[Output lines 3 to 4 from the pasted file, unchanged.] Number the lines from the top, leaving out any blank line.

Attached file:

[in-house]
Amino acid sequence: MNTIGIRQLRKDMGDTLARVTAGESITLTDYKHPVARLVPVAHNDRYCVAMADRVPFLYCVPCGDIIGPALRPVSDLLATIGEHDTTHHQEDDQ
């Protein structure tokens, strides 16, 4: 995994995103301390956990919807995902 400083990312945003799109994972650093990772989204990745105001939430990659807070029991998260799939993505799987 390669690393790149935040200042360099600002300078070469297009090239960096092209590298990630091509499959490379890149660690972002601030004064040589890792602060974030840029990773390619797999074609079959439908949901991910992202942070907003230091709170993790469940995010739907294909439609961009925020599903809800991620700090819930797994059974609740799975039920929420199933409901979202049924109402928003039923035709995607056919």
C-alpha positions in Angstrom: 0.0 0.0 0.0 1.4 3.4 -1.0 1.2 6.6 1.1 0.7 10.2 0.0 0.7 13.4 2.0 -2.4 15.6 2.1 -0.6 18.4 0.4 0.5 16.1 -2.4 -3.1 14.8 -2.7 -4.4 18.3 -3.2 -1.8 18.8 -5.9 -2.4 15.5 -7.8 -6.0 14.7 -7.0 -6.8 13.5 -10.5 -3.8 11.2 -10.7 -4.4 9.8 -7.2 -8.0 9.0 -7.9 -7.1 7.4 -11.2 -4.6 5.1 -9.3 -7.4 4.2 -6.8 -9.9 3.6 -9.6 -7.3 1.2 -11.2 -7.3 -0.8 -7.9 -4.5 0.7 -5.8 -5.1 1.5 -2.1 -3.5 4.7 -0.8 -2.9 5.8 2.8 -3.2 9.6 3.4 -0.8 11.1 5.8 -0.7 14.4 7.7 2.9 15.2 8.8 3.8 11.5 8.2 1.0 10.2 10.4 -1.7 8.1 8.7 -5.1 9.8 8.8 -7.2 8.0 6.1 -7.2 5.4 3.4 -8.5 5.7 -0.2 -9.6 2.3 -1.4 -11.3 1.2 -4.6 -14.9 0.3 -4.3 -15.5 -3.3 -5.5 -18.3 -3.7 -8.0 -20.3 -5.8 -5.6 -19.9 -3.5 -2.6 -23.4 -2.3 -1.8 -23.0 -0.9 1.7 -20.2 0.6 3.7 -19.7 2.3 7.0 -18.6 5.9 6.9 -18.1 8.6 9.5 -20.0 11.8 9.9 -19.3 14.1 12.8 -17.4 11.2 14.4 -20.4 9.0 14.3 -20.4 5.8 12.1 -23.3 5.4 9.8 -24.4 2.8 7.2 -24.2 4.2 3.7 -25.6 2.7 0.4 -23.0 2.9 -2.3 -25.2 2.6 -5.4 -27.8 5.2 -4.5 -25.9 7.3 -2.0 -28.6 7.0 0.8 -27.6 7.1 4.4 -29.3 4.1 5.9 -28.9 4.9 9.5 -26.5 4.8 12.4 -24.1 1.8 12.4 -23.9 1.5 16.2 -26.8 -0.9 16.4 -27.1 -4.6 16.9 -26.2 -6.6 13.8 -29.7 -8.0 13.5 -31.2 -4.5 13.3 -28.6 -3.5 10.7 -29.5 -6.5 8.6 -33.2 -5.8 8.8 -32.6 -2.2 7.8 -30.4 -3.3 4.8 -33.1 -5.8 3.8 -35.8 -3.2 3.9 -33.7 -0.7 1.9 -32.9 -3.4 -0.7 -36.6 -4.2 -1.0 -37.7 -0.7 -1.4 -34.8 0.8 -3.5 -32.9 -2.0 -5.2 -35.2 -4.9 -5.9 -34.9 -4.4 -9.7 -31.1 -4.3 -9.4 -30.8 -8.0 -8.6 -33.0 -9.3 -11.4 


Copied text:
């Protein structure tokens, strides 16, 4: 995994995103301390956990919807995902 400083990312945003799109994972650093990772989204990745105001939430990659807070029991998260799939993505799987 390669690393790149935040200042360099600002300078070469297009090239960096092209590298990630091509499959490379890149660690972002601030004064040589890792602060974030840029990773390619797999074609079959439908949901991910992202942070907003230091709170993790469940995010739907294909439609961009925020599903809800991620700090819930797994059974609740799975039920929420199933409901979202049924109402928003039923035709995607056919």
C-alpha positions in Angstrom: 0.0 0.0 0.0 1.4 3.4 -1.0 1.2 6.6 1.1 0.7 10.2 0.0 0.7 13.4 2.0 -2.4 15.6 2.1 -0.6 18.4 0.4 0.5 16.1 -2.4 -3.1 14.8 -2.7 -4.4 18.3 -3.2 -1.8 18.8 -5.9 -2.4 15.5 -7.8 -6.0 14.7 -7.0 -6.8 13.5 -10.5 -3.8 11.2 -10.7 -4.4 9.8 -7.2 -8.0 9.0 -7.9 -7.1 7.4 -11.2 -4.6 5.1 -9.3 -7.4 4.2 -6.8 -9.9 3.6 -9.6 -7.3 1.2 -11.2 -7.3 -0.8 -7.9 -4.5 0.7 -5.8 -5.1 1.5 -2.1 -3.5 4.7 -0.8 -2.9 5.8 2.8 -3.2 9.6 3.4 -0.8 11.1 5.8 -0.7 14.4 7.7 2.9 15.2 8.8 3.8 11.5 8.2 1.0 10.2 10.4 -1.7 8.1 8.7 -5.1 9.8 8.8 -7.2 8.0 6.1 -7.2 5.4 3.4 -8.5 5.7 -0.2 -9.6 2.3 -1.4 -11.3 1.2 -4.6 -14.9 0.3 -4.3 -15.5 -3.3 -5.5 -18.3 -3.7 -8.0 -20.3 -5.8 -5.6 -19.9 -3.5 -2.6 -23.4 -2.3 -1.8 -23.0 -0.9 1.7 -20.2 0.6 3.7 -19.7 2.3 7.0 -18.6 5.9 6.9 -18.1 8.6 9.5 -20.0 11.8 9.9 -19.3 14.1 12.8 -17.4 11.2 14.4 -20.4 9.0 14.3 -20.4 5.8 12.1 -23.3 5.4 9.8 -24.4 2.8 7.2 -24.2 4.2 3.7 -25.6 2.7 0.4 -23.0 2.9 -2.3 -25.2 2.6 -5.4 -27.8 5.2 -4.5 -25.9 7.3 -2.0 -28.6 7.0 0.8 -27.6 7.1 4.4 -29.3 4.1 5.9 -28.9 4.9 9.5 -26.5 4.8 12.4 -24.1 1.8 12.4 -23.9 1.5 16.2 -26.8 -0.9 16.4 -27.1 -4.6 16.9 -26.2 -6.6 13.8 -29.7 -8.0 13.5 -31.2 -4.5 13.3 -28.6 -3.5 10.7 -29.5 -6.5 8.6 -33.2 -5.8 8.8 -32.6 -2.2 7.8 -30.4 -3.3 4.8 -33.1 -5.8 3.8 -35.8 -3.2 3.9 -33.7 -0.7 1.9 -32.9 -3.4 -0.7 -36.6 -4.2 -1.0 -37.7 -0.7 -1.4 -34.8 0.8 -3.5 -32.9 -2.0 -5.2 -35.2 -4.9 -5.9 -34.9 -4.4 -9.7 -31.1 -4.3 -9.4 -30.8 -8.0 -8.6 -33.0 -9.3 -11.4 